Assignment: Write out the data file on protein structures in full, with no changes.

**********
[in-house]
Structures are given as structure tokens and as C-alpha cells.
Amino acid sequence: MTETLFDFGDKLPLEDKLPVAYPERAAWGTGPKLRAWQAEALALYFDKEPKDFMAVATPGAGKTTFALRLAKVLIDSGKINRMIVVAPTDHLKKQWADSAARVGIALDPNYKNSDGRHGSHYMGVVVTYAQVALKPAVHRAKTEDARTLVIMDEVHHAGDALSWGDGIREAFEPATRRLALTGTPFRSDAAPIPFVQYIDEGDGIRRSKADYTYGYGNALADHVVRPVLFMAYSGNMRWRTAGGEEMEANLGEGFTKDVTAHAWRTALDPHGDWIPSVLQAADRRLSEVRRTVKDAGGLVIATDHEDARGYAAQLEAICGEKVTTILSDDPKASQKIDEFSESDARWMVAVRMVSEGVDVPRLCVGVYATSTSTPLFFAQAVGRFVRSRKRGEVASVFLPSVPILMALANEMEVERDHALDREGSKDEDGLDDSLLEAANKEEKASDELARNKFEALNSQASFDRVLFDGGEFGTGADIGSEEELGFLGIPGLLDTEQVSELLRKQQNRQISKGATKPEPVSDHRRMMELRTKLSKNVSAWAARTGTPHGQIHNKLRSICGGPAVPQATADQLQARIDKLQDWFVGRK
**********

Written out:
[in-house]
Structures are given as structure tokens and as C-alpha cells.
Amino acid sequence: MTETLFDFGDKLPLEDKLPVAYPERAAWGTGPKLRAWQAEALALYFDKEPKDFMAVATPGAGKTTFALRLAKVLIDSGKINRMIVVAPTDHLKKQWADSAARVGIALDPNYKNSDGRHGSHYMGVVVTYAQVALKPAVHRAKTEDARTLVIMDEVHHAGDALSWGDGIREAFEPATRRLALTGTPFRSDAAPIPFVQYIDEGDGIRRSKADYTYGYGNALADHVVRPVLFMAYSGNMRWRTAGGEEMEANLGEGFTKDVTAHAWRTALDPHGDWIPSVLQAADRRLSEVRRTVKDAGGLVIATDHEDARGYAAQLEAICGEKVTTILSDDPKASQKIDEFSESDARWMVAVRMVSEGVDVPRLCVGVYATSTSTPLFFAQAVGRFVRSRKRGEVASVFLPSVPILMALANEMEVERDHALDREGSKDEDGLDDSLLEAANKEEKASDELARNKFEALNSQASFDRVLFDGGEFGTGADIGSEEELGFLGIPGLLDTEQVSELLRKQQNRQISKGATKPEPVSDHRRMMELRTKLSKNVSAWAARTGTPHGQIHNKLRSICGGPAVPQATADQLQARIDKLQDWFVGRK